Labrador Retriever Dog Training Profile

Weight: 55 to 80 pounds

Height: 22 to 25 inches

Lifespan: 10 to 12 years

Labrador Retriever Temperament and Behavior

This has been one of the most beloved dog breeds for a very long time. In fact, it’s the most popular dog breed in the US.

Labs have grown in such demand that in recent years breeders have started crossbreeding them with other dogs, such as Poodles to create what’s known as the Labradoodle.

These dogs were originally duck and fish retrievers in Newfoundland, a region in northwest Canada. They were eventually discovered by the English, and it was after they were taken to England that they became known as Labradors.

The English started refining the breed, but many of its physical traits were already in place.

In the harsh Canadian countryside where they originated, they needed a short fur coat so they wouldn’t get bogged down with water when they were hunting in the wilderness. They used their thick tails as a rudder to help them steer as they swam.

But possibly the most defining characteristic that stuck with Labrador Retrievers was their kind, helpful temperament, which is useful in a wide variety of situations. These dogs are still used for hunting, but over time, they’ve also taken on the role of a devoted family pet.

Labs are extremely friendly and energetic. They love being part of a family and they are excellent with children. They’re patient, calm and tolerant even when children play too rough. They also enjoy the companionship of other animals.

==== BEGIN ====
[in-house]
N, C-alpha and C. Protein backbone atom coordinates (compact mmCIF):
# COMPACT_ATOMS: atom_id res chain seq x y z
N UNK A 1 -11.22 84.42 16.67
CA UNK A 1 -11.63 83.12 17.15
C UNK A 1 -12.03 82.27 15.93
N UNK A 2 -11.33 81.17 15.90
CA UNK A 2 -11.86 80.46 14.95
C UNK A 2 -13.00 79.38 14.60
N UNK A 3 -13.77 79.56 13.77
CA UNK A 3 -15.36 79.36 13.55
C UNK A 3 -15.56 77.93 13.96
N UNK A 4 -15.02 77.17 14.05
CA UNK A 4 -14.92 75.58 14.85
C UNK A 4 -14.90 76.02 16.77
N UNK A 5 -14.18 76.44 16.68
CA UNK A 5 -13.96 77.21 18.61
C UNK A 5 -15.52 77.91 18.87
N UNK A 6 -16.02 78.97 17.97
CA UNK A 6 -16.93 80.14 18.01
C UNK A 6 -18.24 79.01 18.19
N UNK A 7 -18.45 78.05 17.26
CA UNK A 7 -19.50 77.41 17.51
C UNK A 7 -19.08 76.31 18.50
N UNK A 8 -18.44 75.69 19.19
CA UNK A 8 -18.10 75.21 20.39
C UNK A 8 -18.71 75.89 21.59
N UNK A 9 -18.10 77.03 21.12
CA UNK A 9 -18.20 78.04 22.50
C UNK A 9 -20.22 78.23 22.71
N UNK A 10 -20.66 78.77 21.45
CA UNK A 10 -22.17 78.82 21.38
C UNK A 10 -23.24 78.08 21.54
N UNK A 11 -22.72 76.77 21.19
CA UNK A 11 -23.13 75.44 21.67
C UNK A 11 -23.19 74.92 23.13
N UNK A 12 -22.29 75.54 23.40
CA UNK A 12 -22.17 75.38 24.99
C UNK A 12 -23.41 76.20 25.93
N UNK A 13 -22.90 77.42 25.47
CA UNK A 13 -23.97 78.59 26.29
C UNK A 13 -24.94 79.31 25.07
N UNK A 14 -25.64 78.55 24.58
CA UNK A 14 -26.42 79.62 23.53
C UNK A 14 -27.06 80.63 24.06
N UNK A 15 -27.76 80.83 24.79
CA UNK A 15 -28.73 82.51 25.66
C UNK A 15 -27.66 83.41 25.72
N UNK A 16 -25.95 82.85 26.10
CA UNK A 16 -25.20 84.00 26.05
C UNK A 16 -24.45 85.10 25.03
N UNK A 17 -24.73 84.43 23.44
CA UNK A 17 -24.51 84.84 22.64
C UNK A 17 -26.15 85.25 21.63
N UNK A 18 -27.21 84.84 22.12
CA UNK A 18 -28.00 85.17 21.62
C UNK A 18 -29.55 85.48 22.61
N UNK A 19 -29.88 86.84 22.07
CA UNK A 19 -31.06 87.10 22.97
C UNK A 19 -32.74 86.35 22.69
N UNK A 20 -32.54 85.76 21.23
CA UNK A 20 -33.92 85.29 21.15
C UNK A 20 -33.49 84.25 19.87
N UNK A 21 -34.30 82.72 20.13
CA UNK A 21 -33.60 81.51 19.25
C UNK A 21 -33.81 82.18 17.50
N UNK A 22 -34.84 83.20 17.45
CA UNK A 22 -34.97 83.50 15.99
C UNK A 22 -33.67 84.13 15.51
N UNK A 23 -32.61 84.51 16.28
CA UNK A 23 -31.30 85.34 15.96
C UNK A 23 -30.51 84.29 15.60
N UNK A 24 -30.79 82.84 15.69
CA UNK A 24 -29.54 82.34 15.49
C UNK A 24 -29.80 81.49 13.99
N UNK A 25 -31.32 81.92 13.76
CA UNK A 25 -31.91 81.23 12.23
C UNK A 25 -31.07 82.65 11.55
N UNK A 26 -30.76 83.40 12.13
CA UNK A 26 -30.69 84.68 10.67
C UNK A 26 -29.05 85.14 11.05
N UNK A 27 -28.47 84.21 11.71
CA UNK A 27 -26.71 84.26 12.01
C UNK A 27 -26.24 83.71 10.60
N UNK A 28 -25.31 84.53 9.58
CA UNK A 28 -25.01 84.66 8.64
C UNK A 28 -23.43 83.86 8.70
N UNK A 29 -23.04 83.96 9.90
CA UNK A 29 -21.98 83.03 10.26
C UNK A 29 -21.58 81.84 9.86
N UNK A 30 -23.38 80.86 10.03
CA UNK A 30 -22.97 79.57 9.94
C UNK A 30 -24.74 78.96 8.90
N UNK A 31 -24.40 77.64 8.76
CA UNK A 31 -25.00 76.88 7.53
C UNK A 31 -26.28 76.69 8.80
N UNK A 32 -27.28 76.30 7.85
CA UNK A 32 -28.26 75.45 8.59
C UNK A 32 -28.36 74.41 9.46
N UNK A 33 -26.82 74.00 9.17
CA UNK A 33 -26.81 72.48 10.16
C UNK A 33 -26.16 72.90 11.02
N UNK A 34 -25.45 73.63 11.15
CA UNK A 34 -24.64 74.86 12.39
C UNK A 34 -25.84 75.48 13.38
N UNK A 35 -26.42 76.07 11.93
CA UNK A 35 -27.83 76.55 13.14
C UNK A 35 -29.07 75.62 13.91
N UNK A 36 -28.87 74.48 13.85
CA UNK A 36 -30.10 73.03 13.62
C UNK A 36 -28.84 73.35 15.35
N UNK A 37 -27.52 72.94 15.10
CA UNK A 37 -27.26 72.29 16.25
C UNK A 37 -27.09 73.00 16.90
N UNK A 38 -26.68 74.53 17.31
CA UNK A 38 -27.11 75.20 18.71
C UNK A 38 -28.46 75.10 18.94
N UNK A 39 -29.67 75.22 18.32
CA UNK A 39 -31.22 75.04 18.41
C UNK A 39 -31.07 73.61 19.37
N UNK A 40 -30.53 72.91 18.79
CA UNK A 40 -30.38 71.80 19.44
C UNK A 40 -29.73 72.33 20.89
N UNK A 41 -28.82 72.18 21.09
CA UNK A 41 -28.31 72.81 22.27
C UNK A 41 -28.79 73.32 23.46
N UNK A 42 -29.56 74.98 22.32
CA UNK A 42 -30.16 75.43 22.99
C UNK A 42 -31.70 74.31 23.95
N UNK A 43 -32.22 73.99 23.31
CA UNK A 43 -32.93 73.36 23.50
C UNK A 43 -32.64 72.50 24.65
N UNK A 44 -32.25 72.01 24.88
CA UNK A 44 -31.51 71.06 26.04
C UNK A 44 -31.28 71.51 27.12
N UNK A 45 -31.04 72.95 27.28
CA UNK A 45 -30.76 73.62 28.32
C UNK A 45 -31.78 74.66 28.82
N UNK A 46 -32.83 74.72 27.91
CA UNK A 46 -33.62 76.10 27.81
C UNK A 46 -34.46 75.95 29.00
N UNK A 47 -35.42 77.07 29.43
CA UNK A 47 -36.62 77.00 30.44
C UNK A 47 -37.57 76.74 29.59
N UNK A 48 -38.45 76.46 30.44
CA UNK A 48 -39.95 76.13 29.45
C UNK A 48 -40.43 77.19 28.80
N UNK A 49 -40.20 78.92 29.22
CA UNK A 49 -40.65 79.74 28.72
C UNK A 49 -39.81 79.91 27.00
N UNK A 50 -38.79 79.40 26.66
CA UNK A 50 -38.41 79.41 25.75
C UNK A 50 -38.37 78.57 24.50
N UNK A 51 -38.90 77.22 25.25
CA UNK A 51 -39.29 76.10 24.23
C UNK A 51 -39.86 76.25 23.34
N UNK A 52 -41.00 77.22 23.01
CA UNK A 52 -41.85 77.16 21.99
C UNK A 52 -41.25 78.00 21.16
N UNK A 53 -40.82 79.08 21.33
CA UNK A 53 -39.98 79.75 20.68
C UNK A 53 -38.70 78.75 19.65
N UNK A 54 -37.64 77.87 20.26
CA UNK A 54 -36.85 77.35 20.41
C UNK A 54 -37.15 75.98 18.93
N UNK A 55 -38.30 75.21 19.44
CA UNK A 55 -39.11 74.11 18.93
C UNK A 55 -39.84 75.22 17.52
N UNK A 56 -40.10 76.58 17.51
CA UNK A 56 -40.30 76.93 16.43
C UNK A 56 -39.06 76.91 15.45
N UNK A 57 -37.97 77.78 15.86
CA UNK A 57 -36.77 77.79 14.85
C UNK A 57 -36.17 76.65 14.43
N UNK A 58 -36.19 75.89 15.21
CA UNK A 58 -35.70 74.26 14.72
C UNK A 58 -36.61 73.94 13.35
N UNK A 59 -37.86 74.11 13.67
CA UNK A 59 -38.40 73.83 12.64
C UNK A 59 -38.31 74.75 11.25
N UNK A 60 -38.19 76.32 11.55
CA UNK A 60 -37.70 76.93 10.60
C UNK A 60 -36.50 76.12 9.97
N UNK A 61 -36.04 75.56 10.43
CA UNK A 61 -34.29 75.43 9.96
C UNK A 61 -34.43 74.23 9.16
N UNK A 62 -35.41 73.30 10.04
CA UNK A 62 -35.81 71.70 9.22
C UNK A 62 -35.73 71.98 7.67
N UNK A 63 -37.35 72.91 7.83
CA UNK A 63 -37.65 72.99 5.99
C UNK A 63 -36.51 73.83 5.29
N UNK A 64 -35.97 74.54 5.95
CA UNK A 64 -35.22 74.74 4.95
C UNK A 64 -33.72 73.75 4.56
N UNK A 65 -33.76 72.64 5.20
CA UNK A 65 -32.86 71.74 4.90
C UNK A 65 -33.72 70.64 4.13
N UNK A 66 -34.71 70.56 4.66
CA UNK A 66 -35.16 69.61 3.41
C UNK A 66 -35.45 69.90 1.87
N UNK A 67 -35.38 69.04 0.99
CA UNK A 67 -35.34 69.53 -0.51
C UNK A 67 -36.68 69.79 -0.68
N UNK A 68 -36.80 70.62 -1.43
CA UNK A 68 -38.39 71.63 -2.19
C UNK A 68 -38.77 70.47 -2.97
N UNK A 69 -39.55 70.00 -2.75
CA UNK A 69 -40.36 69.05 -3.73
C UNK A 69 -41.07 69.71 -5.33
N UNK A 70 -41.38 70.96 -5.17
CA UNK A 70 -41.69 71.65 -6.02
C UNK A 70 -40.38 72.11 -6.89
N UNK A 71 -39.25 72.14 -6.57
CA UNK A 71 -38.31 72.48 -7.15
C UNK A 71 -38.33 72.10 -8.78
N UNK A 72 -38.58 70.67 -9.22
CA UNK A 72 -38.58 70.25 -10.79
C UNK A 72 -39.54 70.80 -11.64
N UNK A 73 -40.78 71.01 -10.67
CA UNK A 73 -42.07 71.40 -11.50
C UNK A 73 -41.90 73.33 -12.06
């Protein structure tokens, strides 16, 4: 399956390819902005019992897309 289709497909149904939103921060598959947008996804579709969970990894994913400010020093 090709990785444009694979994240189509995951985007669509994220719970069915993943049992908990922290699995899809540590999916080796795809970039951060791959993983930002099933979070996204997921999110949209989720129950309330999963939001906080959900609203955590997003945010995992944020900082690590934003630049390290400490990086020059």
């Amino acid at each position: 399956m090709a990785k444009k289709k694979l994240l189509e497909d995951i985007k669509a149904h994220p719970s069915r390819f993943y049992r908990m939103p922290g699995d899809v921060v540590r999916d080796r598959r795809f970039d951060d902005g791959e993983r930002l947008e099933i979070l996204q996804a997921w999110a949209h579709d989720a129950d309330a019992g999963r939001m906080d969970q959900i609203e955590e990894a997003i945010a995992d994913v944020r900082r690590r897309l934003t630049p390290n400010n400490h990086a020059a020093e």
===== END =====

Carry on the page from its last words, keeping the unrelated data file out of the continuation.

These dogs are welcoming to just about everyone, even strangers, so they’re not the best watchdogs. They are, however, well suited for many other jobs; Labrador Retrievers are one of the best breeds to use for pet therapy and to use as guide dogs and assistance dogs.

Labrador Retriever Training Tips

These dogs are not typically aggressive, but without proper training, they can — on occasion — show signs of territorial behavior and protectiveness of their families and food.

It’s more common for Labrador Retrievers to behave mischievously or destructively when they’re left alone for too long or if they’re not given enough opportunities to release some of their energy.

These dogs like to be extremely active, and they require a great deal of exercise and companionship. Fortunately, they enjoy a wide variety of outdoor activities, including canine sports.

It’s important to start training and socializing Labrador Retrievers as soon as possible. They can typically start training when they’re only 7 weeks old. Obedience and puppy training classes are highly recommended for this breed, and positive reinforcement methods are vital to their success.

By |2019-01-30T16:37:37+00:00November 16th, 2018|Dog Breed Training Profiles|

About the Author:

Chicago's Premier Master Dog Trainer and Behavior Expert. Student of The Miami Dog Whisperer - Richard Heinz. Over 10 years of working experience with dogs. Professional Member of the International Association Of Canine Professionals.

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